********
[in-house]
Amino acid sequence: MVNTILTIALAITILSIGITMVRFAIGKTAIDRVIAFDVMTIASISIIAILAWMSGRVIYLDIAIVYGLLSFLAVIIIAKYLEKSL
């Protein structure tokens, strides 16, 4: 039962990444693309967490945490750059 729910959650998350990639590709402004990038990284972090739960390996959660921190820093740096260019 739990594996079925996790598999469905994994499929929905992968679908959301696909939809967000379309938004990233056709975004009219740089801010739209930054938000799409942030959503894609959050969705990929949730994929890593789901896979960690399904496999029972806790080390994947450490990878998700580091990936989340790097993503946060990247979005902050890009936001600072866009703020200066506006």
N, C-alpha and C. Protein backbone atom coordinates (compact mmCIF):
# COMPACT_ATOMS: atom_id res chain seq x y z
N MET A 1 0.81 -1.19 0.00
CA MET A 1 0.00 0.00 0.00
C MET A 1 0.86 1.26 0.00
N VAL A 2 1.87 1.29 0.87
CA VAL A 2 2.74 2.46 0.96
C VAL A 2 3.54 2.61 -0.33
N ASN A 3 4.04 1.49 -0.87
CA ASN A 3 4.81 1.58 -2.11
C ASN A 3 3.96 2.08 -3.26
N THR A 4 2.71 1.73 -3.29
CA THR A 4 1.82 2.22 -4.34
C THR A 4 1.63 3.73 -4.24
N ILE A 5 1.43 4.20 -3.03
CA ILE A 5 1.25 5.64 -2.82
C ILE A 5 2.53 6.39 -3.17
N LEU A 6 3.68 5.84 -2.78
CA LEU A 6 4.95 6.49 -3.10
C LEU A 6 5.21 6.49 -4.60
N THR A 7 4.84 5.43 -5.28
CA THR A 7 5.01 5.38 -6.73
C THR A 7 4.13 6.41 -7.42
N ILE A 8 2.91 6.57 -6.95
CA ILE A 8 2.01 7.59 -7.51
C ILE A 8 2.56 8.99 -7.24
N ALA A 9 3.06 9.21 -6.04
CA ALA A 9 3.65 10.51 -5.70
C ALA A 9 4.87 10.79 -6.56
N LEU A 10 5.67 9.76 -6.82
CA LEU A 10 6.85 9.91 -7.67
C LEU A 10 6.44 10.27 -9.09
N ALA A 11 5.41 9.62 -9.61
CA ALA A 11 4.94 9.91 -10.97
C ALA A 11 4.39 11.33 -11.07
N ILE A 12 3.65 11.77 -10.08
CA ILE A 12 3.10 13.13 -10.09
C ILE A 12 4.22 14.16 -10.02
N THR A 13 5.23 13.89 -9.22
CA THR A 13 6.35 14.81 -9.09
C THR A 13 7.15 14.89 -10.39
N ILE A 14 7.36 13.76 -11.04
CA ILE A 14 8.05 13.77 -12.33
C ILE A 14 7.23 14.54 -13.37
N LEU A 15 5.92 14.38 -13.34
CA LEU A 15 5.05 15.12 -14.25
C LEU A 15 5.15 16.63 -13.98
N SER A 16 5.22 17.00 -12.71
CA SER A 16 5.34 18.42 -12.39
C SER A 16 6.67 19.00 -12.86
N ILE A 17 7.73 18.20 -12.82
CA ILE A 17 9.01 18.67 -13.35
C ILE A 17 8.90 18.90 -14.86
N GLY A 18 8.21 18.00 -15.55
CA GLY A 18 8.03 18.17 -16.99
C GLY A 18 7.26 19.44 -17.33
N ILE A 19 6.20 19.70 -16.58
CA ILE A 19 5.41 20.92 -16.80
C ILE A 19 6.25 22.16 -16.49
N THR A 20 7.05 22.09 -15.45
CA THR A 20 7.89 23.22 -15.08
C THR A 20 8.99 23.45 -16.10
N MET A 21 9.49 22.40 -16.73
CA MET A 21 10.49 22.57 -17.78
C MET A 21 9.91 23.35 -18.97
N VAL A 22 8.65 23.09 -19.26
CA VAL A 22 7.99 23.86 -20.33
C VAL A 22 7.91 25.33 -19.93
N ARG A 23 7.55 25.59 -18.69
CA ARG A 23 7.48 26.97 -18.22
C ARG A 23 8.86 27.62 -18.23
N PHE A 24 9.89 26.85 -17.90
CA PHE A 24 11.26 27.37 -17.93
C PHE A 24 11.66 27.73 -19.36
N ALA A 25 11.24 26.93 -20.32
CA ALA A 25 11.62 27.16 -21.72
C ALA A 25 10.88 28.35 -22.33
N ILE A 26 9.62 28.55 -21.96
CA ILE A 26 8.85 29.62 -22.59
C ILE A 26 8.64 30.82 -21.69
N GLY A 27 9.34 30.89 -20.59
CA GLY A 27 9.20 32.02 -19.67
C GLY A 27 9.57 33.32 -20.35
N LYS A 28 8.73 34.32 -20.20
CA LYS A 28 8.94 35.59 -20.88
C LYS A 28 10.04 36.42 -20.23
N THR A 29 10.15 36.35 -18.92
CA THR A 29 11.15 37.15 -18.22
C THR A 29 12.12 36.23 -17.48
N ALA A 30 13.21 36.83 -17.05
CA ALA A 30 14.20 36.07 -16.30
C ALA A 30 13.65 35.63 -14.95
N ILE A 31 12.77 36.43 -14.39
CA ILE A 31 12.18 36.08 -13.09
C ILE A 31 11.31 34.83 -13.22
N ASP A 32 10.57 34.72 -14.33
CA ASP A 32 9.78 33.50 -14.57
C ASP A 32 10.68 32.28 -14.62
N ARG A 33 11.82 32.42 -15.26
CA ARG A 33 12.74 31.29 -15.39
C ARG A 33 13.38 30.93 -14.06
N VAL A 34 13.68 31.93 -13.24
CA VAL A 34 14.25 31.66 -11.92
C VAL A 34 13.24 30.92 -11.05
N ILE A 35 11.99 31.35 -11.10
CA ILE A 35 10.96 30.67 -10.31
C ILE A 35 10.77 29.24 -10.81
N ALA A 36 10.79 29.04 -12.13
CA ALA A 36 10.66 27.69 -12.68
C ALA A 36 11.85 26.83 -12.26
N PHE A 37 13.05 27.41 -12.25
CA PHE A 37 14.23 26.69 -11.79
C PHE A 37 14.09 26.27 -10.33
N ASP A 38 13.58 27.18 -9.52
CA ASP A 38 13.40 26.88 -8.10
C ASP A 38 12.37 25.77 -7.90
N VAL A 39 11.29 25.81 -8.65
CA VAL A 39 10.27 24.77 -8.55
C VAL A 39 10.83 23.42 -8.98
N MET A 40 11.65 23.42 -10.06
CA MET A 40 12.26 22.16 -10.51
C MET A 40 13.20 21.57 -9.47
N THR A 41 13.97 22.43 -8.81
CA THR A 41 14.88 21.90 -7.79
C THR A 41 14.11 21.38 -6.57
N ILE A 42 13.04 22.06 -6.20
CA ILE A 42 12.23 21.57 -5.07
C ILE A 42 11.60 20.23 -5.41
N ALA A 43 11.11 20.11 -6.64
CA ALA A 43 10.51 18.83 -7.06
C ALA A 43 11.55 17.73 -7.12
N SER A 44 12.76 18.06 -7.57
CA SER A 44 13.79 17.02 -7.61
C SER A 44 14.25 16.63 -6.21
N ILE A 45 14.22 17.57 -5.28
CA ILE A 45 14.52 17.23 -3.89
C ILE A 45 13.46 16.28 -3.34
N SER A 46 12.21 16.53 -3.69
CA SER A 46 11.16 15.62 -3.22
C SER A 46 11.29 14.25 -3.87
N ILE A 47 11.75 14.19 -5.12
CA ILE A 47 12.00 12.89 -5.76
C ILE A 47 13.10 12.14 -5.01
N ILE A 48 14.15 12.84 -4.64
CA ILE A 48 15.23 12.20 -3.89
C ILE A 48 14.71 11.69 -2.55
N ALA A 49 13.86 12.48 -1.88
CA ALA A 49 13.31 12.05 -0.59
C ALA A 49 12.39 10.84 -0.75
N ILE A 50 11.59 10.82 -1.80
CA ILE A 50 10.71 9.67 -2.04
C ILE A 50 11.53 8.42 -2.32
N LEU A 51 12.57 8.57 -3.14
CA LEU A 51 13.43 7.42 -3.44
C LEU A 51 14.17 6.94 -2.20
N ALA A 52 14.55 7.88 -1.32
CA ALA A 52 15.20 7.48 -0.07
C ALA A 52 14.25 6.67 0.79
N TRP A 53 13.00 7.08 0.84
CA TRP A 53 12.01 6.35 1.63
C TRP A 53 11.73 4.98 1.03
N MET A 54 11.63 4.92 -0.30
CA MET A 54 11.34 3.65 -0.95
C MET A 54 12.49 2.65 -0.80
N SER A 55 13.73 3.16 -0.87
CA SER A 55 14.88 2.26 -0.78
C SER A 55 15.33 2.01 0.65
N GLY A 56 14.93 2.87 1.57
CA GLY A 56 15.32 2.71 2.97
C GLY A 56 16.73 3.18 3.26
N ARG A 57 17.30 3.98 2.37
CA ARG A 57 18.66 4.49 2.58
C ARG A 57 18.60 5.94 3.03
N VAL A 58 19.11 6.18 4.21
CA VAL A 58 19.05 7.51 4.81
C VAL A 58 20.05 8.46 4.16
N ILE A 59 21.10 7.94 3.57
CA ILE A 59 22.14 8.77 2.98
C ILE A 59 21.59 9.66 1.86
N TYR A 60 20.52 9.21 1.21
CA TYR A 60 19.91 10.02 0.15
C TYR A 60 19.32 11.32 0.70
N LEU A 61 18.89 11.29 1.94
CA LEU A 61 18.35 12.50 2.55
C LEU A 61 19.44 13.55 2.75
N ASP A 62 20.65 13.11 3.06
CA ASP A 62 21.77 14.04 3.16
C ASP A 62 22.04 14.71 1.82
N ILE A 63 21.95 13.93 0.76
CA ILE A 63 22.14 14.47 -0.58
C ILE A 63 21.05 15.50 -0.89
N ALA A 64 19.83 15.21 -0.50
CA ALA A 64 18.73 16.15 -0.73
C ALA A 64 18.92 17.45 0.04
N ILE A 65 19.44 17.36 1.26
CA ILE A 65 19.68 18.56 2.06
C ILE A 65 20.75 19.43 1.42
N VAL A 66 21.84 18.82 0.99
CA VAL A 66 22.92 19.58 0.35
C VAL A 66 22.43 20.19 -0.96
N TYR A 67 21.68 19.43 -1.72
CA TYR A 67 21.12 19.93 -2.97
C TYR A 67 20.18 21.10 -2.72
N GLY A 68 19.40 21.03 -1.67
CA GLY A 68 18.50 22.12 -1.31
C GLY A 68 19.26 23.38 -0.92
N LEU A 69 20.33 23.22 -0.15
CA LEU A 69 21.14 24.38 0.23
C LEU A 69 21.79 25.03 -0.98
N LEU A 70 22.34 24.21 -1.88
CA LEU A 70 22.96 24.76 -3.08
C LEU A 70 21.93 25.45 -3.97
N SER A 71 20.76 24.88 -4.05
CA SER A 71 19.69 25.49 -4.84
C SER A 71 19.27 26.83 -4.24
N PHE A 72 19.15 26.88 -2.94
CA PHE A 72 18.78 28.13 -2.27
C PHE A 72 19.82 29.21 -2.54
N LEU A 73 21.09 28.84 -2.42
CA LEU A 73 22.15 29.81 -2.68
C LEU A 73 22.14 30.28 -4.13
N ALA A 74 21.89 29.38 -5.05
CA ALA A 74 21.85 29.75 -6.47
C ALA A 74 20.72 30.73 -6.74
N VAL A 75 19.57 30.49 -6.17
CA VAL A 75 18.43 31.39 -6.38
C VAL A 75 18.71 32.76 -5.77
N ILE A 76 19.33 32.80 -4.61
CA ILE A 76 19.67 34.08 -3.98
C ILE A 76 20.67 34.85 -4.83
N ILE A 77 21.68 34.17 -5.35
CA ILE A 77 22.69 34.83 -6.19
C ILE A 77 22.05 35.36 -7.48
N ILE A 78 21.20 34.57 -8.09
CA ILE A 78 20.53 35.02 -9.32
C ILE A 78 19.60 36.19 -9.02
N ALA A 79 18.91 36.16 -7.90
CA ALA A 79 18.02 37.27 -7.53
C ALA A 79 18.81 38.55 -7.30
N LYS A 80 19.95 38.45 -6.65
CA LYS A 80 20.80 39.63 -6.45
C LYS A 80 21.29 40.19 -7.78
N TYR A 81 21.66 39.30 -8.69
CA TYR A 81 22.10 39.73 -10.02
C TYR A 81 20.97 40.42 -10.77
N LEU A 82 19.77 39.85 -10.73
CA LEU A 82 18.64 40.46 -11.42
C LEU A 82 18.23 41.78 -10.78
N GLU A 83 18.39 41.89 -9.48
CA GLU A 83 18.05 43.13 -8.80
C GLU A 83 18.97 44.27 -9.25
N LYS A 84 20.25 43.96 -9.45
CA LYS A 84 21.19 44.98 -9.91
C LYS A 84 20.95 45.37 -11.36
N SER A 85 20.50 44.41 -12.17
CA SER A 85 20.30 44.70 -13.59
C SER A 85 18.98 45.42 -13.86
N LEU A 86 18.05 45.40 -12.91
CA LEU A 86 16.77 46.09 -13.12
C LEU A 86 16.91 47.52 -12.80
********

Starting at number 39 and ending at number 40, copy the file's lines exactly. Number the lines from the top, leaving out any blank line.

N ILE A 12 3.65 11.77 -10.08
CA ILE A 12 3.10 13.13 -10.09